Why must all my favorite web services leave me? I’m still peeved about yesterday’s announcement that Google Reader, the very best RSS reader out there, is being shut down. The move is ostensibly so the company can “better focus” on other things, like making products no sane person could ever want, even though Reader used very few resources – there were zero developers working on it in the past year, according to a former member of the team.
There have been death knells ever since Google+ came out, and probably before that, but I didn’t think it would actually go away for a few reasons:
- They spent millions of dollars in RSS technology as well as blogging software.
- As of 2010, the number of users was steadily increasing and RSS seemed healthy.
- The founders and most of the company itself used it:
“Everyone from Google used Reader, from Larry and Sergey to the newest engineers. It’s such a beloved project.”
- It is the market leader, albeit in a niche field. With most everything else – search, maps, e-mail, mobile operating systems, cloud services, browsers – Google has a strong competitor or two, but Reader stood alone.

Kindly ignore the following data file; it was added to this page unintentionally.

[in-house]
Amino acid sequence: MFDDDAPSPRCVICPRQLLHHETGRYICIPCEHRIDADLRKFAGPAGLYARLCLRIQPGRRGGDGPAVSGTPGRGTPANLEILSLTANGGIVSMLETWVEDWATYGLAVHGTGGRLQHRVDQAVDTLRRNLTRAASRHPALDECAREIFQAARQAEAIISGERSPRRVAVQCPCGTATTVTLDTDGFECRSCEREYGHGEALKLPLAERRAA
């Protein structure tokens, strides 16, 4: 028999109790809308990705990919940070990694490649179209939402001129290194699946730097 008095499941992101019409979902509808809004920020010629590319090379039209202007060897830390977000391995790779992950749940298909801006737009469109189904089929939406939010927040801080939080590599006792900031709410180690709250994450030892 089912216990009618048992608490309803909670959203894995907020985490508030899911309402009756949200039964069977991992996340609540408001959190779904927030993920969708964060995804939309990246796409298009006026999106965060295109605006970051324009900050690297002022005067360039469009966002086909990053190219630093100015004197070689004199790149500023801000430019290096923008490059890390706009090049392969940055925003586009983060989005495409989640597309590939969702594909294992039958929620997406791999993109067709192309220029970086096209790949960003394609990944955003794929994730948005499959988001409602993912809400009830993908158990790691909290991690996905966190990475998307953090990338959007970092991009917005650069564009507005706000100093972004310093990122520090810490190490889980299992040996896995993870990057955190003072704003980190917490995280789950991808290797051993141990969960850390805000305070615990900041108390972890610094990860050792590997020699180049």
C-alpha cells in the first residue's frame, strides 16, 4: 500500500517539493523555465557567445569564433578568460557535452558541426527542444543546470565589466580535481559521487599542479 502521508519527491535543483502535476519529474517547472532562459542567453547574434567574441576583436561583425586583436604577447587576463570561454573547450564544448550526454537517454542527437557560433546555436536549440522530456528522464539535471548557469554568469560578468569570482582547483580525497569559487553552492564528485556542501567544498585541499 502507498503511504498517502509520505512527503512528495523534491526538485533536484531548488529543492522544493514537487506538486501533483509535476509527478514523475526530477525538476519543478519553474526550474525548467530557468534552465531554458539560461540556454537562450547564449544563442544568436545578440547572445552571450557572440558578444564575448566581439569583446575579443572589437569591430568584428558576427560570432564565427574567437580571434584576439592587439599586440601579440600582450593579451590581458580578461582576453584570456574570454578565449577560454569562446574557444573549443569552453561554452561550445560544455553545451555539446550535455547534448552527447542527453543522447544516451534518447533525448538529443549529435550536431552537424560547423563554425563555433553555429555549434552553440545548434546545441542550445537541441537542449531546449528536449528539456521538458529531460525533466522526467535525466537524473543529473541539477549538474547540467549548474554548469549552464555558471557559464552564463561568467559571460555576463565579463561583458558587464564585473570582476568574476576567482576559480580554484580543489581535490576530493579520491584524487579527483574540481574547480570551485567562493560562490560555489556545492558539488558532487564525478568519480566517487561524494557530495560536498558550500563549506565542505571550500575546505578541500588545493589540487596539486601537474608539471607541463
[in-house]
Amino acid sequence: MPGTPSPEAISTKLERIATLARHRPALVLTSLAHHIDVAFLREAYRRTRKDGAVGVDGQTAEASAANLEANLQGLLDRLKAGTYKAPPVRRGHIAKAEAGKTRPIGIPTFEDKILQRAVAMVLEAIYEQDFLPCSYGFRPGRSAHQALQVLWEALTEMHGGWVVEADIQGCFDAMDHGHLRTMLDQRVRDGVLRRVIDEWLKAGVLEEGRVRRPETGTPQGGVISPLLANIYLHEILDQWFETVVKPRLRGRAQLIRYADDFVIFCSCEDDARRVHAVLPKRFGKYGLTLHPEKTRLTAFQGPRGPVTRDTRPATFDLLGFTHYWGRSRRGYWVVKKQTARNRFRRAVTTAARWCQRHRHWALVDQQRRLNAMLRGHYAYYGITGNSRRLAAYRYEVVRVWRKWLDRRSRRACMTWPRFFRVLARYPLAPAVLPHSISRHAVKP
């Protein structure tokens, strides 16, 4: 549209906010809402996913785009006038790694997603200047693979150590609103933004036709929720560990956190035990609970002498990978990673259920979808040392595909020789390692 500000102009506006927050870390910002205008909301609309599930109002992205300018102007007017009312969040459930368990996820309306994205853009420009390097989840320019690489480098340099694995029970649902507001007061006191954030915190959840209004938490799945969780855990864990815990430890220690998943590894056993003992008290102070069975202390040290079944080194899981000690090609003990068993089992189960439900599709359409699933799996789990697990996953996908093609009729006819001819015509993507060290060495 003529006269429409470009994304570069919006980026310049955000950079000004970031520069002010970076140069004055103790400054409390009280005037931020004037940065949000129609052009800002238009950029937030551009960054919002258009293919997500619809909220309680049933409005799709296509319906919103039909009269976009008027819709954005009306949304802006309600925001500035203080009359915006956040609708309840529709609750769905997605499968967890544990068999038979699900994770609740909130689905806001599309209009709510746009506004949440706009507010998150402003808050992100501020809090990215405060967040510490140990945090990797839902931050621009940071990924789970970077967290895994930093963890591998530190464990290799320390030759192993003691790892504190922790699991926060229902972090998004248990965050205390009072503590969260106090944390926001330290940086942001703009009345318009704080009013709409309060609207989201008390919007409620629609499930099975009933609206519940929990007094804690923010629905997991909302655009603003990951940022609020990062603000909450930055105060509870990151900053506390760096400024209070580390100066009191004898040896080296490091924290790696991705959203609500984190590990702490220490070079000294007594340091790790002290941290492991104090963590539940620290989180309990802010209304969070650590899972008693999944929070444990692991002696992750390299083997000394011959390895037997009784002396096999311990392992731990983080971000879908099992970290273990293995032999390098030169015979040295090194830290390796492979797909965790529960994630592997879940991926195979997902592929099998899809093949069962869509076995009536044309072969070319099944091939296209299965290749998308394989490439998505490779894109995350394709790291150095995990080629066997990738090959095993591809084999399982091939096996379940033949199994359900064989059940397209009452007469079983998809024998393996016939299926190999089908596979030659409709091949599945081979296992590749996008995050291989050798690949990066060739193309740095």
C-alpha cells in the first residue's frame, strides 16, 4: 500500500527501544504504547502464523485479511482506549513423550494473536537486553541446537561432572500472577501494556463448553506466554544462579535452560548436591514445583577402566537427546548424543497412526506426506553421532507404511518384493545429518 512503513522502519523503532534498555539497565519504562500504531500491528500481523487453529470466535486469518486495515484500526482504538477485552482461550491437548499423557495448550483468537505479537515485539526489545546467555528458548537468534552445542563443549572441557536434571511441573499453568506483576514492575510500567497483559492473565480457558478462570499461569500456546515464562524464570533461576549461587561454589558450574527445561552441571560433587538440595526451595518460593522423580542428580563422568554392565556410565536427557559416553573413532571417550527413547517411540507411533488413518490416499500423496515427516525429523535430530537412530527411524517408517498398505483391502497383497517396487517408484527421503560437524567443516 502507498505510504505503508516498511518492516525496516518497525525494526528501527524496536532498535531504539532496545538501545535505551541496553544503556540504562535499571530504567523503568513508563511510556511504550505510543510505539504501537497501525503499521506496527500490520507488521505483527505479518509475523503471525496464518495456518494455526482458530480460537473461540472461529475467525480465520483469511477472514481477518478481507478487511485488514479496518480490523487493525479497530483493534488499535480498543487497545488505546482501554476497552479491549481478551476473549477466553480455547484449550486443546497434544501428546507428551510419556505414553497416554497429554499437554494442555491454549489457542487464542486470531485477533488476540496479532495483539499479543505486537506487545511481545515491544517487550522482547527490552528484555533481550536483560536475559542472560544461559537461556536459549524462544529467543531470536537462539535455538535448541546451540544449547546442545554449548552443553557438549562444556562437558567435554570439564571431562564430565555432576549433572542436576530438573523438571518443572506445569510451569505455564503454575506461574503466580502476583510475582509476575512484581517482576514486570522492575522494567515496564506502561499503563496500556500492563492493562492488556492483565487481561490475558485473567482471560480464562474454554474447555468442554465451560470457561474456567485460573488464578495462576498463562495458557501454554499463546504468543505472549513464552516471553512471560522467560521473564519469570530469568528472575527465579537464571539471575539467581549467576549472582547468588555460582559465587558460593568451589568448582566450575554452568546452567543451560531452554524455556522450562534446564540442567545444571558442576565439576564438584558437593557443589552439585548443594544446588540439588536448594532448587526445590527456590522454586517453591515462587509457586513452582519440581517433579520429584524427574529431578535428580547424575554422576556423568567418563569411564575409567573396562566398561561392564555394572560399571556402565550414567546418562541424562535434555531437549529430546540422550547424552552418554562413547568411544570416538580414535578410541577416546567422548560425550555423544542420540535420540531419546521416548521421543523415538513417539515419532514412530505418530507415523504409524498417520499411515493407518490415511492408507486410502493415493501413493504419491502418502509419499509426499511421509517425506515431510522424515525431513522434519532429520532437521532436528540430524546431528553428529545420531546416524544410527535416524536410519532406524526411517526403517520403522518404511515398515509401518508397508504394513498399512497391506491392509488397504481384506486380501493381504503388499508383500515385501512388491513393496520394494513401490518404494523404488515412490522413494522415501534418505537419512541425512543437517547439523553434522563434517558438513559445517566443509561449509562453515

I think part of Reader’s lack of success was due to Google never really giving it a big push. There was very little marketing for it at all; a new user checking it out for the first time is greeted with example feeds from typical nerd sites like xkcd, which reinforces the “RSS is for nerds” mentality. Maybe they should have put it in Gmail, like they did with Google Buzz, strengthening the “it’s like e-mail for websites” metaphor. Google Chrome has no built-in RSS detection (there’s extensions you could download), which is completely inexplicable for a modern web browser, particularly one made by a company with a vested interest in feeds.
There’s already a number of alternatives out there but so far the ones I’ve seen lack some of the functionality, are slow, and/or have unpleasant designs. Still, here’s hoping a great one will come out soon.